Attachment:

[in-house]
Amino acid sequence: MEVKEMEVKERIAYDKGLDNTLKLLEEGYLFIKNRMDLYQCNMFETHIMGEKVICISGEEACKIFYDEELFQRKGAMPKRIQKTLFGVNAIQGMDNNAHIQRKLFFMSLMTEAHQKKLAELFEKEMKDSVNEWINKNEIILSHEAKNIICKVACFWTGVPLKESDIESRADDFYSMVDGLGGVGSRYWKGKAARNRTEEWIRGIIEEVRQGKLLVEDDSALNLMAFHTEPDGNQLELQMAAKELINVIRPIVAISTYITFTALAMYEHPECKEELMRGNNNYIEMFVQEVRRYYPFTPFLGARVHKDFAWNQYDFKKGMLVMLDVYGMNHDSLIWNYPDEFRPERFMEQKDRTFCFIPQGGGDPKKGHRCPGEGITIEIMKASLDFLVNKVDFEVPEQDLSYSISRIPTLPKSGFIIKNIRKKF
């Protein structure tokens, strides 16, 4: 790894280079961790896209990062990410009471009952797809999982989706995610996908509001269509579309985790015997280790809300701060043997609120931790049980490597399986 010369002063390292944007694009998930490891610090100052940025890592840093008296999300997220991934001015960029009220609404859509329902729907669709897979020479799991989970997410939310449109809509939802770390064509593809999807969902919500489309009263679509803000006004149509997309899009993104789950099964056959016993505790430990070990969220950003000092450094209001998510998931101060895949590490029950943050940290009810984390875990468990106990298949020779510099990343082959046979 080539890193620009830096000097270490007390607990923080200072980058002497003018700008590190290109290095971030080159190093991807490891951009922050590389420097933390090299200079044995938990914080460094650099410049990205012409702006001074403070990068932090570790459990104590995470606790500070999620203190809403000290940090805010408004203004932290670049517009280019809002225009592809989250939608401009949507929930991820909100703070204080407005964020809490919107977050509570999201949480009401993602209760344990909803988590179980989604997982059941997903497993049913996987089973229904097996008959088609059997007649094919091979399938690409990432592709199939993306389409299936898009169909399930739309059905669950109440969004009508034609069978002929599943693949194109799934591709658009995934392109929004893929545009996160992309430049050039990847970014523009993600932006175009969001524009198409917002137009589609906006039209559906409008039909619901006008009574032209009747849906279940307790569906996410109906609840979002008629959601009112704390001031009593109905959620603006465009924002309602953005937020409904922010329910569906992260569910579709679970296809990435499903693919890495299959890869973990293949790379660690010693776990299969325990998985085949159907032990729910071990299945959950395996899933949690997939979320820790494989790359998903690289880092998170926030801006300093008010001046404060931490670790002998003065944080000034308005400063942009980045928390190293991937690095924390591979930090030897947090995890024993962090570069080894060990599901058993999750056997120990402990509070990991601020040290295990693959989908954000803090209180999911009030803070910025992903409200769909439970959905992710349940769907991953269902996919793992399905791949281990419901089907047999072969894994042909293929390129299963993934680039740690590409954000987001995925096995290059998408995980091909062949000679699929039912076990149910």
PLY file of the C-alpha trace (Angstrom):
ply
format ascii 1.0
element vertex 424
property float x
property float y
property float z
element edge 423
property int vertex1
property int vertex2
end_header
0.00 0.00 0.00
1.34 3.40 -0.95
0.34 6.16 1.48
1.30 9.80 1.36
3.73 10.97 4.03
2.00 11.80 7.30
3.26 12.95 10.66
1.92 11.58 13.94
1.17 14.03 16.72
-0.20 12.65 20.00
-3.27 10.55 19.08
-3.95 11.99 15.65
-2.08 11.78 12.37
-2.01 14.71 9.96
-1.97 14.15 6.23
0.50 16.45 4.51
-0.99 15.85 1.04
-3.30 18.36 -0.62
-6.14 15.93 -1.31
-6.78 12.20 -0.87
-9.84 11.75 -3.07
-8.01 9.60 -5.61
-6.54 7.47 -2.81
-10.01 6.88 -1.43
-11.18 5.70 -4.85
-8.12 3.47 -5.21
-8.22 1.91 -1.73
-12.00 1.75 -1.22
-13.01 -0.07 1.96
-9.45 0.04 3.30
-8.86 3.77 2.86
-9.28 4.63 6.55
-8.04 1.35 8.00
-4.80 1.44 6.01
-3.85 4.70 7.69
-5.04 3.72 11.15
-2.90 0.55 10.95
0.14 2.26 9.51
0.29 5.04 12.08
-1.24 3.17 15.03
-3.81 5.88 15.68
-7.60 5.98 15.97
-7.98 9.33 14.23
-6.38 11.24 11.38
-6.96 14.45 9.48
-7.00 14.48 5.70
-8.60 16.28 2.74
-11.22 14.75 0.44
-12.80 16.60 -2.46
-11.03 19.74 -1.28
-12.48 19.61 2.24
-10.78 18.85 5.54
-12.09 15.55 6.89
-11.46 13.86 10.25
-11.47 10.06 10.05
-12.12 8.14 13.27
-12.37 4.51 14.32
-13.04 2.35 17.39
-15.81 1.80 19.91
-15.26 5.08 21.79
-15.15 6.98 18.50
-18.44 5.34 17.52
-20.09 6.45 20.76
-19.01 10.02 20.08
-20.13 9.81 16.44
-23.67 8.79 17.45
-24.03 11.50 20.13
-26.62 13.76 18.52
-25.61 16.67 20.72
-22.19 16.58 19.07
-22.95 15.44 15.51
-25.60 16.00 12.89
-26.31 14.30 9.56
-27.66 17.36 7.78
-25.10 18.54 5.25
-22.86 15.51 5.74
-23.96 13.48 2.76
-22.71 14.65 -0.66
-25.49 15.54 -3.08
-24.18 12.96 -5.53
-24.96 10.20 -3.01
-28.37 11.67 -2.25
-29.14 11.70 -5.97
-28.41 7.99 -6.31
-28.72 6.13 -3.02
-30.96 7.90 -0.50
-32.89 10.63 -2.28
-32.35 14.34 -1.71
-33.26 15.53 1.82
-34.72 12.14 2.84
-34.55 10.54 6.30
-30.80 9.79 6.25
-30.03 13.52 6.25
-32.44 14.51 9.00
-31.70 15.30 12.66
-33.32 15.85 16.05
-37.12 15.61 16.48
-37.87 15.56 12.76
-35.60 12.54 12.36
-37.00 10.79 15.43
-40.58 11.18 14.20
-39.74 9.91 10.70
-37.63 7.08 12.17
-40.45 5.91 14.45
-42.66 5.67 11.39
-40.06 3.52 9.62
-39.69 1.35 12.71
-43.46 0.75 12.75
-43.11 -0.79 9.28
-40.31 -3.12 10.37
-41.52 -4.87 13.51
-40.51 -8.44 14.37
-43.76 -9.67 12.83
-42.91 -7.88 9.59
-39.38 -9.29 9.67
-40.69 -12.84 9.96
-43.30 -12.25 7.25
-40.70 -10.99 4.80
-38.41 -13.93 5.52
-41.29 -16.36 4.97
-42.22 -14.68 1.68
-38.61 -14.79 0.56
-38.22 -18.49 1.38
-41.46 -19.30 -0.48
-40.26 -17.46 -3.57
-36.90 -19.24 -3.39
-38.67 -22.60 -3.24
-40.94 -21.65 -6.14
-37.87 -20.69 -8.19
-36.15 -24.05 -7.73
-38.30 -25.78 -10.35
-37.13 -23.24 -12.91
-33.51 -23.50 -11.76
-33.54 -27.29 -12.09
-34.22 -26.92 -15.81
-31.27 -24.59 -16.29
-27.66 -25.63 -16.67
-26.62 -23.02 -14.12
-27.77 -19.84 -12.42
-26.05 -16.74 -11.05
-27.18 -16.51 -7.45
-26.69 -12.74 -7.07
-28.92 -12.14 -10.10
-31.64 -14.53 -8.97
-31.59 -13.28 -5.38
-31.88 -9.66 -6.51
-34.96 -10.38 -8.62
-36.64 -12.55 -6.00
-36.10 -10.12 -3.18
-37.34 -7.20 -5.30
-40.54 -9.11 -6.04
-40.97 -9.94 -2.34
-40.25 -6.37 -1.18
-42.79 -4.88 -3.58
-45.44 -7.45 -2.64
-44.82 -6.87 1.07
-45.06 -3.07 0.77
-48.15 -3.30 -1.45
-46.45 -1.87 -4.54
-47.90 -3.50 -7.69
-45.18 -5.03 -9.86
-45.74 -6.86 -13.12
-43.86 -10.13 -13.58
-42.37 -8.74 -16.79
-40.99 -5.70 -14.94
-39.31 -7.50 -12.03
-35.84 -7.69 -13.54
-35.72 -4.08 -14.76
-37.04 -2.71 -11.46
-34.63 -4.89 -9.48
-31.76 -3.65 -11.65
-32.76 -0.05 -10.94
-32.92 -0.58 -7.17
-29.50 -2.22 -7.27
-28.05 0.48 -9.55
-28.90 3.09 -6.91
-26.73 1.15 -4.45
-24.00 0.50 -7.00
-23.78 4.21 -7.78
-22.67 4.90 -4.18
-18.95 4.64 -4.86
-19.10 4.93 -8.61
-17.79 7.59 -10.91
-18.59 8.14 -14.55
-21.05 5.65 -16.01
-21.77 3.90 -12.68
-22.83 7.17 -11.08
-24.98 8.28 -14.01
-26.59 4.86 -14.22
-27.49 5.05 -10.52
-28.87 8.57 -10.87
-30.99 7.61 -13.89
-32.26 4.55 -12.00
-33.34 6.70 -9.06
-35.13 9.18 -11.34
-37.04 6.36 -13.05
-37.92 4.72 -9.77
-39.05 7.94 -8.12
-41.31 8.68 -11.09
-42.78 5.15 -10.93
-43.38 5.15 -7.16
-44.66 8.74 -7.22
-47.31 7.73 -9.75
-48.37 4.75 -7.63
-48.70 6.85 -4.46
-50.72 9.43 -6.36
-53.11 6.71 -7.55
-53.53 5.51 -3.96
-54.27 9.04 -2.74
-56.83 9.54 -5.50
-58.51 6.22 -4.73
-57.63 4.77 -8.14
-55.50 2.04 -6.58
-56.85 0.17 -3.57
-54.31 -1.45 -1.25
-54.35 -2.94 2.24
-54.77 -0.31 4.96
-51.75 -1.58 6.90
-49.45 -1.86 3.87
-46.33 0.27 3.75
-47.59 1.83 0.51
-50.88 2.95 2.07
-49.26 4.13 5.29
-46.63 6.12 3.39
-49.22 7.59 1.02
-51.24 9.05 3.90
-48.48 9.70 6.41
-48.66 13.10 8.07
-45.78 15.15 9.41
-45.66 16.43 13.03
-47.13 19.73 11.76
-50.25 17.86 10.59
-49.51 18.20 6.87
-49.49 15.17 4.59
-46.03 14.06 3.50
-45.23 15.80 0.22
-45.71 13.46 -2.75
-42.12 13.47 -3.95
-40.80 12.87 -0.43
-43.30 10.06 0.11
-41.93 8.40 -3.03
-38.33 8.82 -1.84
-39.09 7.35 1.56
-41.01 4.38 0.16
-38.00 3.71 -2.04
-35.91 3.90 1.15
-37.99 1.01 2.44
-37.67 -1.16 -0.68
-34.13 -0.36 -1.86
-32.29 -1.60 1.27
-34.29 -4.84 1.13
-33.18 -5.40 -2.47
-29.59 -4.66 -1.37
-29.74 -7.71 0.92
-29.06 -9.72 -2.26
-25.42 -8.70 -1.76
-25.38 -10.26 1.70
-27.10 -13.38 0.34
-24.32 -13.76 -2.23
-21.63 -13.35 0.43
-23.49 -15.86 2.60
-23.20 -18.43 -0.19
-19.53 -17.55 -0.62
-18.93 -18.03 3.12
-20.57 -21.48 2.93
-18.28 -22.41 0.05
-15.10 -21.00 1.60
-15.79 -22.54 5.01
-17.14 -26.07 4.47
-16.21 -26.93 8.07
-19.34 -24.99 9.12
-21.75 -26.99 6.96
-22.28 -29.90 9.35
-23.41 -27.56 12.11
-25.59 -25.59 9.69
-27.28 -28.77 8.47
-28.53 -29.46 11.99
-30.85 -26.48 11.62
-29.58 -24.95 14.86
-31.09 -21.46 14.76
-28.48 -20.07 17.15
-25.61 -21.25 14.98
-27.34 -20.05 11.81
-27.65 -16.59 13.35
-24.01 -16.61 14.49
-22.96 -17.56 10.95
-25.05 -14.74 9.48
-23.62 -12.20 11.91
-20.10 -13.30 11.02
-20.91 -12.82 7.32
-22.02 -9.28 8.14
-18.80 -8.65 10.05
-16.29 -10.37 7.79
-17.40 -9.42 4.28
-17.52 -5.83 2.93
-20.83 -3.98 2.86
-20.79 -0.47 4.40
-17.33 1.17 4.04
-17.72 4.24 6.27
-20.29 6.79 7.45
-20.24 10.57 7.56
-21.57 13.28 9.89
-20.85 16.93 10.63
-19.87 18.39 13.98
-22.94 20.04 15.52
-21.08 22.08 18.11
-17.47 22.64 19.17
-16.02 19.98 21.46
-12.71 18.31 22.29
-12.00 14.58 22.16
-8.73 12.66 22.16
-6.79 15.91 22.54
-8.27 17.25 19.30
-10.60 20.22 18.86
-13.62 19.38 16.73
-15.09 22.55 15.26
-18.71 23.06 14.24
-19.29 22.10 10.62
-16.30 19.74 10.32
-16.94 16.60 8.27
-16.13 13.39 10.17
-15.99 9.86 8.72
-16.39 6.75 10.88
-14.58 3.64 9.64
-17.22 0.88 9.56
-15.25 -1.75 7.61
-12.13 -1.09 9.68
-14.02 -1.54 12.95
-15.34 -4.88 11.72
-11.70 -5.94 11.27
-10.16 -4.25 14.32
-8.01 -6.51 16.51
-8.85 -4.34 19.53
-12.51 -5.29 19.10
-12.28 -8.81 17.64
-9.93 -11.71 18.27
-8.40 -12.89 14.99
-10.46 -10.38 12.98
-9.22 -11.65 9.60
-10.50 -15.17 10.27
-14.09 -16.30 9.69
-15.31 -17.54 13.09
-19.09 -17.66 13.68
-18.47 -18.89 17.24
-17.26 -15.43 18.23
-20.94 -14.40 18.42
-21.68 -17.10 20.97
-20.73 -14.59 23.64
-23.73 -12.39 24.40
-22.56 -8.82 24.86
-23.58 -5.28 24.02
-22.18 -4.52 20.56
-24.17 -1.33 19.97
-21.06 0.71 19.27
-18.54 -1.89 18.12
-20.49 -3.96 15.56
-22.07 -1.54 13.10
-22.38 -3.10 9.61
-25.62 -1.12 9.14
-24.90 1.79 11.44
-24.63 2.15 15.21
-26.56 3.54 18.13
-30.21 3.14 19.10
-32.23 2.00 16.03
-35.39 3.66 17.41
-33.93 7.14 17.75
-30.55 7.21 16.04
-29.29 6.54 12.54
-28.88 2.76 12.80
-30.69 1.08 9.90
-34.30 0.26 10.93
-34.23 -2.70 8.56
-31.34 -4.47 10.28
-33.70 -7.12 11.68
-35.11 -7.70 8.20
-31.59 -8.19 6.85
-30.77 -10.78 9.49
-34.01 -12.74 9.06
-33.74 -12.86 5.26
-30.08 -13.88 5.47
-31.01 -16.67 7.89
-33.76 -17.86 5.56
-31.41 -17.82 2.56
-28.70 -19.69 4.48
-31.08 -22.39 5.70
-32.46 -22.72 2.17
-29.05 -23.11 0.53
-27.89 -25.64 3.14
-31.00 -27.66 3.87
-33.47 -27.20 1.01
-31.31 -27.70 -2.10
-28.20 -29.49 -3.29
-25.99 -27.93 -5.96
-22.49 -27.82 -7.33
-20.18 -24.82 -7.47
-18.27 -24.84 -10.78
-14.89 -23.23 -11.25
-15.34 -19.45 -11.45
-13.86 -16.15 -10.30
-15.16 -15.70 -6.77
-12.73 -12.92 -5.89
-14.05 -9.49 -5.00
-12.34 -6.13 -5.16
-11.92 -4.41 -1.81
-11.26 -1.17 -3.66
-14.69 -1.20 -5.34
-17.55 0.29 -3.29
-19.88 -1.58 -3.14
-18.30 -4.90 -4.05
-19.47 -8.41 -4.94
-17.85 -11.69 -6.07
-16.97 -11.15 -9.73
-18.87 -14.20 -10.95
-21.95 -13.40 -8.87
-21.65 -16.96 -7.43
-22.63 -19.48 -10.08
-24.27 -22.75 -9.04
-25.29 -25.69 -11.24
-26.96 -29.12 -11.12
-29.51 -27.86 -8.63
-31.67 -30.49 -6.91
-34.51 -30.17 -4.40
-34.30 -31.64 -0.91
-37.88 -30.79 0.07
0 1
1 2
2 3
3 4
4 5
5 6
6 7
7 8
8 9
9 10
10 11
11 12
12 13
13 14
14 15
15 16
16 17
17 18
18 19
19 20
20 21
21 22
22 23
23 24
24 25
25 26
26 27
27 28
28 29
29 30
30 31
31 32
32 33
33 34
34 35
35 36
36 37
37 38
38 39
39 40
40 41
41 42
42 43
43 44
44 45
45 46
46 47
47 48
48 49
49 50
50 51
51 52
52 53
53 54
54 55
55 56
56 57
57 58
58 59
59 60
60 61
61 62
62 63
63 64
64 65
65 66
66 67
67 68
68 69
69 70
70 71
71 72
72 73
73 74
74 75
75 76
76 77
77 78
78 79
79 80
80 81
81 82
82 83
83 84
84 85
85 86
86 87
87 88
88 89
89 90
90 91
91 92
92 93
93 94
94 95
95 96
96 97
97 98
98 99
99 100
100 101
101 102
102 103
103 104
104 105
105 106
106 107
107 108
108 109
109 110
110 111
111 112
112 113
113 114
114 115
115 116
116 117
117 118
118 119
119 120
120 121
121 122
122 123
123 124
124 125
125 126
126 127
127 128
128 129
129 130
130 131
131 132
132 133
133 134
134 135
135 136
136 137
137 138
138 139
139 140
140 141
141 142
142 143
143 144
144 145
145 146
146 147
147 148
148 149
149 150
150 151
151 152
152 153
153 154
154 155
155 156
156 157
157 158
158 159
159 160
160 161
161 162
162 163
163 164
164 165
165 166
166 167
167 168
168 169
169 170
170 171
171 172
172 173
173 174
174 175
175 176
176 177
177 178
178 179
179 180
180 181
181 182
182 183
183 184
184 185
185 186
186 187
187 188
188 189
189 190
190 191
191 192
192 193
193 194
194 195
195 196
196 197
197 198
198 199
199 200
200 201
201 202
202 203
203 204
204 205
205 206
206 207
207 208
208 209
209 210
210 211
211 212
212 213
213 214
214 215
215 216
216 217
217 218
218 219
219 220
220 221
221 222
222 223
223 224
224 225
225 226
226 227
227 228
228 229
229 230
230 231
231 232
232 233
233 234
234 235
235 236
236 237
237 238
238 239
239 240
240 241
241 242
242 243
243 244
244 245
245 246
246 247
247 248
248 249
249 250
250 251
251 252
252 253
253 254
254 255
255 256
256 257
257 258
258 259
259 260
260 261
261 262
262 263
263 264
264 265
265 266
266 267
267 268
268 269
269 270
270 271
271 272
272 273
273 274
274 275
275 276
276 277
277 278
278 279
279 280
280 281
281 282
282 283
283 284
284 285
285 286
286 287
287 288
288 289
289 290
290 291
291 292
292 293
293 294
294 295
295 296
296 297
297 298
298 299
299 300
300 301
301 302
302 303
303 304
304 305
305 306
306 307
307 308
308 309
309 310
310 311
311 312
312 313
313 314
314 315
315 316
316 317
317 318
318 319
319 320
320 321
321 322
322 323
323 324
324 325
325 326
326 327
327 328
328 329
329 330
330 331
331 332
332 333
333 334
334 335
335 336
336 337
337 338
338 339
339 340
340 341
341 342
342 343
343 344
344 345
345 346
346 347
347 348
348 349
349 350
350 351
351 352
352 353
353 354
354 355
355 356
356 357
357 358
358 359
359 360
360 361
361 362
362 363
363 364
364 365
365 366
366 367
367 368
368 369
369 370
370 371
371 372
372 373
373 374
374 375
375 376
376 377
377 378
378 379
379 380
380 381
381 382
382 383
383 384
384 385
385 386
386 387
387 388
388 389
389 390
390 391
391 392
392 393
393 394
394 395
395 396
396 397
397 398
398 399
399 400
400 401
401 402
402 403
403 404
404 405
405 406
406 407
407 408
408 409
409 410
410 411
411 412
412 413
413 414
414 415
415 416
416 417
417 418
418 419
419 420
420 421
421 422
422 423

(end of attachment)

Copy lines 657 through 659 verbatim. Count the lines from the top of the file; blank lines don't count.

218 219
219 220
220 221